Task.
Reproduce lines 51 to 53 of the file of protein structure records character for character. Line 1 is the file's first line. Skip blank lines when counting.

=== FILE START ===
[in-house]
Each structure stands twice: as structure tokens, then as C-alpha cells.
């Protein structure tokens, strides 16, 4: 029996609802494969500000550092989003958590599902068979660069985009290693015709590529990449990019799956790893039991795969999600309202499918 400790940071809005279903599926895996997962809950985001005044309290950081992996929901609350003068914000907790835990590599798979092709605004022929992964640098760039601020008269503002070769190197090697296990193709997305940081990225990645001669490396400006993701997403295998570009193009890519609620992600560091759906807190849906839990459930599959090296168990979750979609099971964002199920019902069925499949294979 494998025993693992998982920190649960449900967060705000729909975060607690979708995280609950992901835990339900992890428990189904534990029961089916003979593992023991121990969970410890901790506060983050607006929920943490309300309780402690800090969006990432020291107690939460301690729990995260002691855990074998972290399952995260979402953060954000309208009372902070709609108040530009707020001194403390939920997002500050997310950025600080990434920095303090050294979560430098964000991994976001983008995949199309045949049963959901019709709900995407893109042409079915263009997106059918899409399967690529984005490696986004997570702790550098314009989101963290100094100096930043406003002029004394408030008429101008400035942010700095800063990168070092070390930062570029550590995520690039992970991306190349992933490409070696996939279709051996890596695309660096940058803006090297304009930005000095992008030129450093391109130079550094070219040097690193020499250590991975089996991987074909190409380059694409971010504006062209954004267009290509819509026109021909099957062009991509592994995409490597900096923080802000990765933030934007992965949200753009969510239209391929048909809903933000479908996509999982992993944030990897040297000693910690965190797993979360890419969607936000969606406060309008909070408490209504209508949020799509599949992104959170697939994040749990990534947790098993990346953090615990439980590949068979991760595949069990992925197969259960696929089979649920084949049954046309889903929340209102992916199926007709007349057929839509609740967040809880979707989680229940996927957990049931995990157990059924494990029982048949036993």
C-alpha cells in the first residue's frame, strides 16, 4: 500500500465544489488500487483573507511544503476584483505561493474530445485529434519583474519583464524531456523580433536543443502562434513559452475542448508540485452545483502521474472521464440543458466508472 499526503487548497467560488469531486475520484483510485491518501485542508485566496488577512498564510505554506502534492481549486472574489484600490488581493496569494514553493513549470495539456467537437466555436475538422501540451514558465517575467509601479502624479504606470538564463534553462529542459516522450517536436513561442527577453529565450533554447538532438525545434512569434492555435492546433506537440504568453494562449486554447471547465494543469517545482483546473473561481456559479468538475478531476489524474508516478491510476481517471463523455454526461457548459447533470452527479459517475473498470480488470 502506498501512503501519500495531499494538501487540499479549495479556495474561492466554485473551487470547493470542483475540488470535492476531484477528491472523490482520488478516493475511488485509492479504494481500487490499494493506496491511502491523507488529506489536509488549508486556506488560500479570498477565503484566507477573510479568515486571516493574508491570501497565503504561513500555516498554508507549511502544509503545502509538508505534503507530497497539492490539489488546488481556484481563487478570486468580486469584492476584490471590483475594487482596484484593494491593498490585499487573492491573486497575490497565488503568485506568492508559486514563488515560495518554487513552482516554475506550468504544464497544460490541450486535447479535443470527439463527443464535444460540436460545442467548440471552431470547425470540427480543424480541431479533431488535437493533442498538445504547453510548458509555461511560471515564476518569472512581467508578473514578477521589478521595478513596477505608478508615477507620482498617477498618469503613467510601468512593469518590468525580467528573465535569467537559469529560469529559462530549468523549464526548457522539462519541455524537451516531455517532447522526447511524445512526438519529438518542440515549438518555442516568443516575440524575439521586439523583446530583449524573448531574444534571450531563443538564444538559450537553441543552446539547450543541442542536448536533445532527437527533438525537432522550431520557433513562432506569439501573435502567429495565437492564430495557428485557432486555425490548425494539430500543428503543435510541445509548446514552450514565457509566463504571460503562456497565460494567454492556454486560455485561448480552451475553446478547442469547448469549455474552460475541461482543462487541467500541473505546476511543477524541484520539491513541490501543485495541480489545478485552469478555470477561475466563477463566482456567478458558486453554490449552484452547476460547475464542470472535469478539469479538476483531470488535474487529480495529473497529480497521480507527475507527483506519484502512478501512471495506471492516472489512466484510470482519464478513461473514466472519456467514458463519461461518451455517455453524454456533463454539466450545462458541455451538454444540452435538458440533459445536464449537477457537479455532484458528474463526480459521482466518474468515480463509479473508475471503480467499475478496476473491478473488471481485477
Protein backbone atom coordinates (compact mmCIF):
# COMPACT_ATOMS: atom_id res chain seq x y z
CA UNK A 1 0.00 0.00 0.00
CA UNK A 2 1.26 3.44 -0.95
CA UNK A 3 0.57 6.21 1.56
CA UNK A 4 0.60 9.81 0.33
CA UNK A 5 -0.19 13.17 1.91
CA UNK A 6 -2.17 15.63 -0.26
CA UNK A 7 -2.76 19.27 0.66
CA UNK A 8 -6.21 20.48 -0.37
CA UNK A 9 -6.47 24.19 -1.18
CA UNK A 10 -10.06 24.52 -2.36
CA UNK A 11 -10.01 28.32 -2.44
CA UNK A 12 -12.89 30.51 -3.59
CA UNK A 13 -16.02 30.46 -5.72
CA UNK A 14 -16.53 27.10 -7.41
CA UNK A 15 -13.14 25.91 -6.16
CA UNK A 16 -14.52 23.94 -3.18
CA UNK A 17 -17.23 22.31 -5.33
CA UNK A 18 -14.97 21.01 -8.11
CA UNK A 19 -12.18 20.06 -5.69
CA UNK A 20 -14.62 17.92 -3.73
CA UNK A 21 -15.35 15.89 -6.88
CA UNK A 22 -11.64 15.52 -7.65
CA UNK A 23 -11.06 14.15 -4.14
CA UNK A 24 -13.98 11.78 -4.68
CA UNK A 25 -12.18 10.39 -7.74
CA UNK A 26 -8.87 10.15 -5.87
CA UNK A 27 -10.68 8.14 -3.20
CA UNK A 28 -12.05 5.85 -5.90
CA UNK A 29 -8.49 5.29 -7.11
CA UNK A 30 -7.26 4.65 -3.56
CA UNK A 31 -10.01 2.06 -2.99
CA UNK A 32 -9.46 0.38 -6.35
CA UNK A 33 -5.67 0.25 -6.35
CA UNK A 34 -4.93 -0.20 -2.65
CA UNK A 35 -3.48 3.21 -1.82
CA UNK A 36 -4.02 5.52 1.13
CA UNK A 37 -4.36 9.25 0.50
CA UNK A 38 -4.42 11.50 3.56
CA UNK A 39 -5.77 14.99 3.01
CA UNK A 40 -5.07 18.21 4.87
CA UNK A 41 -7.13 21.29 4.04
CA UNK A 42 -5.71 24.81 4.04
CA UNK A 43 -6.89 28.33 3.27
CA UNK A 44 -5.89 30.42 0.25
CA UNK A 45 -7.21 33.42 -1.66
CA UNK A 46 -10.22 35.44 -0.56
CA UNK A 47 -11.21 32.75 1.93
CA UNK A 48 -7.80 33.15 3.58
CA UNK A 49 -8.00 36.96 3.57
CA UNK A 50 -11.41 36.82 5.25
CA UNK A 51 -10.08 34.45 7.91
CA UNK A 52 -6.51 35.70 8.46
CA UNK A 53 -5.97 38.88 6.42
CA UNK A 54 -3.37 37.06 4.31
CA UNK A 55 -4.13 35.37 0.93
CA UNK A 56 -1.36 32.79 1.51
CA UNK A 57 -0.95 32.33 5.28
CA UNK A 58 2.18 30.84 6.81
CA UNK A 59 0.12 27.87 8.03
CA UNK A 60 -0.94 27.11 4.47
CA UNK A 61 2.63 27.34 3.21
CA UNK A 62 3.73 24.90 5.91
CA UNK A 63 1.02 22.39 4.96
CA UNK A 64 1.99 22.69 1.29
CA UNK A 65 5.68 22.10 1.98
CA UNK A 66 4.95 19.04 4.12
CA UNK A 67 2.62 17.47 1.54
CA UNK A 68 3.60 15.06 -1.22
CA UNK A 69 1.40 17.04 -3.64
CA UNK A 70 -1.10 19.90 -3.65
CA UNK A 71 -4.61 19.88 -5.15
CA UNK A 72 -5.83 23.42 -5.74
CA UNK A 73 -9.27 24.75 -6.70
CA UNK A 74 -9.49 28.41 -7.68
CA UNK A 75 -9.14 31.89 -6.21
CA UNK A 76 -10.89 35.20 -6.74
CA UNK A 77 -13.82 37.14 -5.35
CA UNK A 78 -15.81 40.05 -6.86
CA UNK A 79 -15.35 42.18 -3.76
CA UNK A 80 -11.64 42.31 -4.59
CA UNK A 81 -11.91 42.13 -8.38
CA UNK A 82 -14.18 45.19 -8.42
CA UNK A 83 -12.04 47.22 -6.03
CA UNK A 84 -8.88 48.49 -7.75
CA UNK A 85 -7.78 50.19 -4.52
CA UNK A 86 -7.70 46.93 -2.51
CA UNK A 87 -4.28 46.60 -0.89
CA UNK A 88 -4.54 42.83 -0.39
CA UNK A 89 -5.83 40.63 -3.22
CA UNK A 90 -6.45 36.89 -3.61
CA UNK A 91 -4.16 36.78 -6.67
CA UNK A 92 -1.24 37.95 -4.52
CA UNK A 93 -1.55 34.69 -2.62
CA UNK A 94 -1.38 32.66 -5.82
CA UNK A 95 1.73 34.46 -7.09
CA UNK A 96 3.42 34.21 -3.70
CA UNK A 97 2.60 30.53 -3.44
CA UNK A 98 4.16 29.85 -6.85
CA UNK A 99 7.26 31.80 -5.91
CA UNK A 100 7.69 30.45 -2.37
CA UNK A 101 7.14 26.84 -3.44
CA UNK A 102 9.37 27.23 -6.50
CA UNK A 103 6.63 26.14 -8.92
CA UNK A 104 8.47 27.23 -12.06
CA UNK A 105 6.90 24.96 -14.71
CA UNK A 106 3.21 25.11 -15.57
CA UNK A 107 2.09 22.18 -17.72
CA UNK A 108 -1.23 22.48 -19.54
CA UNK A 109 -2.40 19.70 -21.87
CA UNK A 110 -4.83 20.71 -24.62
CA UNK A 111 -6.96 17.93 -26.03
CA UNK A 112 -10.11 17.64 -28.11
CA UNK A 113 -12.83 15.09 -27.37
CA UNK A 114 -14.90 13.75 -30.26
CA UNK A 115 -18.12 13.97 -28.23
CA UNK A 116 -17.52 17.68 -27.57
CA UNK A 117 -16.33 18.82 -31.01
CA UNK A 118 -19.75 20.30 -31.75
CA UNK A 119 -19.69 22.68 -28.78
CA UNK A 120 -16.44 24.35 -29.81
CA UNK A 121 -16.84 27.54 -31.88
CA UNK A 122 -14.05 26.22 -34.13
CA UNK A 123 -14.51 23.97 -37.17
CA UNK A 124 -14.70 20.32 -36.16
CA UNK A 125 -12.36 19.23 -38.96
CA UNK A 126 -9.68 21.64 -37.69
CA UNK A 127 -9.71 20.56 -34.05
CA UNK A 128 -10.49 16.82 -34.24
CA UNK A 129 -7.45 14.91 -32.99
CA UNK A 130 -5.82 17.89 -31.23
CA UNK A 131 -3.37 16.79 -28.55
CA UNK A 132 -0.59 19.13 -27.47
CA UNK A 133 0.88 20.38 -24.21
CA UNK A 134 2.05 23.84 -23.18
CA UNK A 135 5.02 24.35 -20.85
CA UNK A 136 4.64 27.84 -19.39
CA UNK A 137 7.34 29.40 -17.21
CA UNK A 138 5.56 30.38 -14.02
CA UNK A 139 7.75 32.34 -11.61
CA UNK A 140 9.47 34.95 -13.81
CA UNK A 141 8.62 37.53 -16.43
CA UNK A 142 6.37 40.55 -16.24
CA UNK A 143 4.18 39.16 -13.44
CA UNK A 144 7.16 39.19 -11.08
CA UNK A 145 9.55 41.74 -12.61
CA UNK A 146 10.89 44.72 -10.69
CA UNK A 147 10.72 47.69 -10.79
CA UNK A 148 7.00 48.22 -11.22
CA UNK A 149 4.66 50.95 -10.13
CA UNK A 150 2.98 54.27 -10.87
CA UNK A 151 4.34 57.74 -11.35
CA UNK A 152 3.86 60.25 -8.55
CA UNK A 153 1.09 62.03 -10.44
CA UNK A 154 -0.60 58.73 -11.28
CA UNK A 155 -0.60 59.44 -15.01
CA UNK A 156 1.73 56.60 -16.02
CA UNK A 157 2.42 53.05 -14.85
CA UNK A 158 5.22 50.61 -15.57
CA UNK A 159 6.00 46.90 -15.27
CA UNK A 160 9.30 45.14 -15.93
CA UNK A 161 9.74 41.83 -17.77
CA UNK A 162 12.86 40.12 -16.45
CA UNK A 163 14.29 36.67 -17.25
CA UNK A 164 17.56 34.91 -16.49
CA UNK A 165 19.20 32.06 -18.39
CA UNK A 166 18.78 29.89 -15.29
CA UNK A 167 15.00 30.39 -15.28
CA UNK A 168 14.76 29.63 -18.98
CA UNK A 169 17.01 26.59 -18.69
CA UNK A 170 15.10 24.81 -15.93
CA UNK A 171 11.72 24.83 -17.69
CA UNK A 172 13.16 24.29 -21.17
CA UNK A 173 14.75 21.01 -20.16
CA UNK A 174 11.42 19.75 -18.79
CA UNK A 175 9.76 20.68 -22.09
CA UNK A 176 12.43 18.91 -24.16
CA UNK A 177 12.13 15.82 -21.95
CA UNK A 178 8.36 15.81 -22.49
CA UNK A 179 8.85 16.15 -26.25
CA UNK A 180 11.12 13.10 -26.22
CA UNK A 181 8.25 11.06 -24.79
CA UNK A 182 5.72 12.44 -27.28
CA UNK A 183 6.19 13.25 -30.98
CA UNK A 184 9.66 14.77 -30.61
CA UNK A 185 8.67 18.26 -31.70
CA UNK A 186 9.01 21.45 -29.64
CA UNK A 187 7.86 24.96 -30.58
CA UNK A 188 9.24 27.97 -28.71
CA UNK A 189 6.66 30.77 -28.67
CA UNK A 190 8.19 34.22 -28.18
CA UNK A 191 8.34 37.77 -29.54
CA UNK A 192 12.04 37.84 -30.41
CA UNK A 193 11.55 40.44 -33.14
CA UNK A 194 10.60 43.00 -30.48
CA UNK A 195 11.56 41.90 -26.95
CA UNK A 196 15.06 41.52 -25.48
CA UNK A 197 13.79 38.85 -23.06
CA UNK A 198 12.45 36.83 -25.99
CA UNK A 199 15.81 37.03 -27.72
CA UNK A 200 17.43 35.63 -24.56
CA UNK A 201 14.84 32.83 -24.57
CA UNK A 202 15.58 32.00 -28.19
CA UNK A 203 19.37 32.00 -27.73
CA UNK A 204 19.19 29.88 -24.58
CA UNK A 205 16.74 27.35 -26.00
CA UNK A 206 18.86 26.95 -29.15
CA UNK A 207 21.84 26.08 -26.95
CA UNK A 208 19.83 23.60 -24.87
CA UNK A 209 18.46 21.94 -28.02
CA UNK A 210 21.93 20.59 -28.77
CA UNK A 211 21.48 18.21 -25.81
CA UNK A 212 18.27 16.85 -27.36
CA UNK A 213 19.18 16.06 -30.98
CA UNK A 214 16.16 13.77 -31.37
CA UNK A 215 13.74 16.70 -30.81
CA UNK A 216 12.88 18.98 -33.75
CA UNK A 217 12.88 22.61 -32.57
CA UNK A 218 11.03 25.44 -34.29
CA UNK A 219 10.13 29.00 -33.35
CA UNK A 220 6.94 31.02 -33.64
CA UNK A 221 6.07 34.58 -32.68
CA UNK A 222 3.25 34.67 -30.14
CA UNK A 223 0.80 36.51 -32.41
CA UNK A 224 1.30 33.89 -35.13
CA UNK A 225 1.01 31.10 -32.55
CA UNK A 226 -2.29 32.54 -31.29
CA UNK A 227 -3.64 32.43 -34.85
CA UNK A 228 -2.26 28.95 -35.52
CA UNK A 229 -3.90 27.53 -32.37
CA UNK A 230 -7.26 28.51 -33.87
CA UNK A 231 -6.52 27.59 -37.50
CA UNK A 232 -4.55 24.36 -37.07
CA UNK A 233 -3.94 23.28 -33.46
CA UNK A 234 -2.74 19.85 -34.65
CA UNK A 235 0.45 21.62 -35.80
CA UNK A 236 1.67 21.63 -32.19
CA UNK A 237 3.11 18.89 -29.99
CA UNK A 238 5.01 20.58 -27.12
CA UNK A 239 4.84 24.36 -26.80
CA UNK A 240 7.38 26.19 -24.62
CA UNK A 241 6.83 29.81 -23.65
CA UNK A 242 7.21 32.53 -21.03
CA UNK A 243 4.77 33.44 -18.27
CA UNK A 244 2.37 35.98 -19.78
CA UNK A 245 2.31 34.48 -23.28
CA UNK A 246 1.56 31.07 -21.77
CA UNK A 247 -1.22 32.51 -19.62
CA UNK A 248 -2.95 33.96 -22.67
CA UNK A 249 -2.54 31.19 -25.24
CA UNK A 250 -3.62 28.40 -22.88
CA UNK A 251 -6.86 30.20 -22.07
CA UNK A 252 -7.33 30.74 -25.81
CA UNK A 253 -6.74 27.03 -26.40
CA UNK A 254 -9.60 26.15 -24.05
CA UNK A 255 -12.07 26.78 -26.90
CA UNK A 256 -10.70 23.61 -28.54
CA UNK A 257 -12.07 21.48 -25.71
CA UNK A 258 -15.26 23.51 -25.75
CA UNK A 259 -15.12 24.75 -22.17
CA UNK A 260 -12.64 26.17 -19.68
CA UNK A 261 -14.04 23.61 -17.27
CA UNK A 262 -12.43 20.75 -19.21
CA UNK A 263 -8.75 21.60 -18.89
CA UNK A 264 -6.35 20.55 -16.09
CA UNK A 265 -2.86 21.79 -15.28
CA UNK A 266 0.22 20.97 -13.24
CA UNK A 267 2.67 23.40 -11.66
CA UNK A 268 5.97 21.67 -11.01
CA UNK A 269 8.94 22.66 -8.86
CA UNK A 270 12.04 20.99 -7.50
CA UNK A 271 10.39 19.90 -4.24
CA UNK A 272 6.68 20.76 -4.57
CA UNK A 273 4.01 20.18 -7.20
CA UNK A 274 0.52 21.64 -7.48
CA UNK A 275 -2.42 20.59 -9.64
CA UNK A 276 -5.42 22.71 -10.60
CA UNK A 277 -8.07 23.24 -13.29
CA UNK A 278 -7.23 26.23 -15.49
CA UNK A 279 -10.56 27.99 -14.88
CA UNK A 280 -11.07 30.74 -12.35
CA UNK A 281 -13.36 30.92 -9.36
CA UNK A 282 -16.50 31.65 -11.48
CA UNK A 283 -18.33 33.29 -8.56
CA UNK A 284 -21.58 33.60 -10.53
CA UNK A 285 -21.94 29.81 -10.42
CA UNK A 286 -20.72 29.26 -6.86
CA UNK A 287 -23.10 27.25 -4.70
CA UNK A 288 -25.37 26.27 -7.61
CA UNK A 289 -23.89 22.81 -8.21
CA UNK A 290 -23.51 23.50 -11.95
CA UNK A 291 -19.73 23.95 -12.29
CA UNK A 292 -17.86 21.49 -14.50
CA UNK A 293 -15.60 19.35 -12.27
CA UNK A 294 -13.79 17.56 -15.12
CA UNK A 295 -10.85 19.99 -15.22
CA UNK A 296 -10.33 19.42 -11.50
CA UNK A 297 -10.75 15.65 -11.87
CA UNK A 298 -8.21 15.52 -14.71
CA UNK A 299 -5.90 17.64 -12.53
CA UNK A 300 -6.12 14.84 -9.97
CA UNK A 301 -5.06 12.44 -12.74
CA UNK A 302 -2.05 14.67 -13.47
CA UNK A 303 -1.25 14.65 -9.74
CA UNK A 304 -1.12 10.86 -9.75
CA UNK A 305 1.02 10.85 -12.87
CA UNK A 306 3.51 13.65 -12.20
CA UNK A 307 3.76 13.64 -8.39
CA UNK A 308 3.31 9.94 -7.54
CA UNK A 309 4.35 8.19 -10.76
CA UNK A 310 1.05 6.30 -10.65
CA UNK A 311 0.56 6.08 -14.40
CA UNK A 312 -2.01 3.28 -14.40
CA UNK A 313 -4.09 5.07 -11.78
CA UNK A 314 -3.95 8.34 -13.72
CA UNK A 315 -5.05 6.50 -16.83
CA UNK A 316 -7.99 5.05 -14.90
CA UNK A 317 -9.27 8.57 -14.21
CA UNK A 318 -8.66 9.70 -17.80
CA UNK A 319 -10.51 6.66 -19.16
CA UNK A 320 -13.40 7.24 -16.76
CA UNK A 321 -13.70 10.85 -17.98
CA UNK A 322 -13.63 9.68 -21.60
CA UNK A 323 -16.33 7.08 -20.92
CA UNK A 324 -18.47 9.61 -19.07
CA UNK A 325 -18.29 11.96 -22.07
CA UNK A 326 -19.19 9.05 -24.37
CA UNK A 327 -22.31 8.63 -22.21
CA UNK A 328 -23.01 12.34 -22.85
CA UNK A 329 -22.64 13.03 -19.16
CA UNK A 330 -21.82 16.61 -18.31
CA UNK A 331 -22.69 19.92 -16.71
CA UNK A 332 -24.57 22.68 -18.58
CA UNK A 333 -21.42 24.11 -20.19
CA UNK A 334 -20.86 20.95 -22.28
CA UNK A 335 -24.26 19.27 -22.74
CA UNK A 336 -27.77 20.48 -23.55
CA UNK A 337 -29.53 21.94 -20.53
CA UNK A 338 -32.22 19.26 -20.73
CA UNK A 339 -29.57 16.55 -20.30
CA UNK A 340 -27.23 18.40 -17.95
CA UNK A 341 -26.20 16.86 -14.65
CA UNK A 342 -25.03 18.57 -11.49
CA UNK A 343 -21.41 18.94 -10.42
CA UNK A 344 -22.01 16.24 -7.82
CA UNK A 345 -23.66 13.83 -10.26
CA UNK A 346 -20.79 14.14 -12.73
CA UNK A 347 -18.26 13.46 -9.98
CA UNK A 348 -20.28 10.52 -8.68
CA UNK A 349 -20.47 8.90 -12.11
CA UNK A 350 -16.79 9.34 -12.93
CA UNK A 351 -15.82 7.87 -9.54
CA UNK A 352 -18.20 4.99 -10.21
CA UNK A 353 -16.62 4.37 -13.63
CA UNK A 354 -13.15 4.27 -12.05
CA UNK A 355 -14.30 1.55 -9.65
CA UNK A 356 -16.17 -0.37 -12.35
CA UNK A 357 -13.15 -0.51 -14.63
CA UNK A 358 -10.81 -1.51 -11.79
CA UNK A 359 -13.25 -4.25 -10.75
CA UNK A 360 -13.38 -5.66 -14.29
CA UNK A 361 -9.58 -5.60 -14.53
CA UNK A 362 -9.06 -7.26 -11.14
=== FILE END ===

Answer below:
CA UNK A 45 -7.21 33.42 -1.66
CA UNK A 46 -10.22 35.44 -0.56
CA UNK A 47 -11.21 32.75 1.93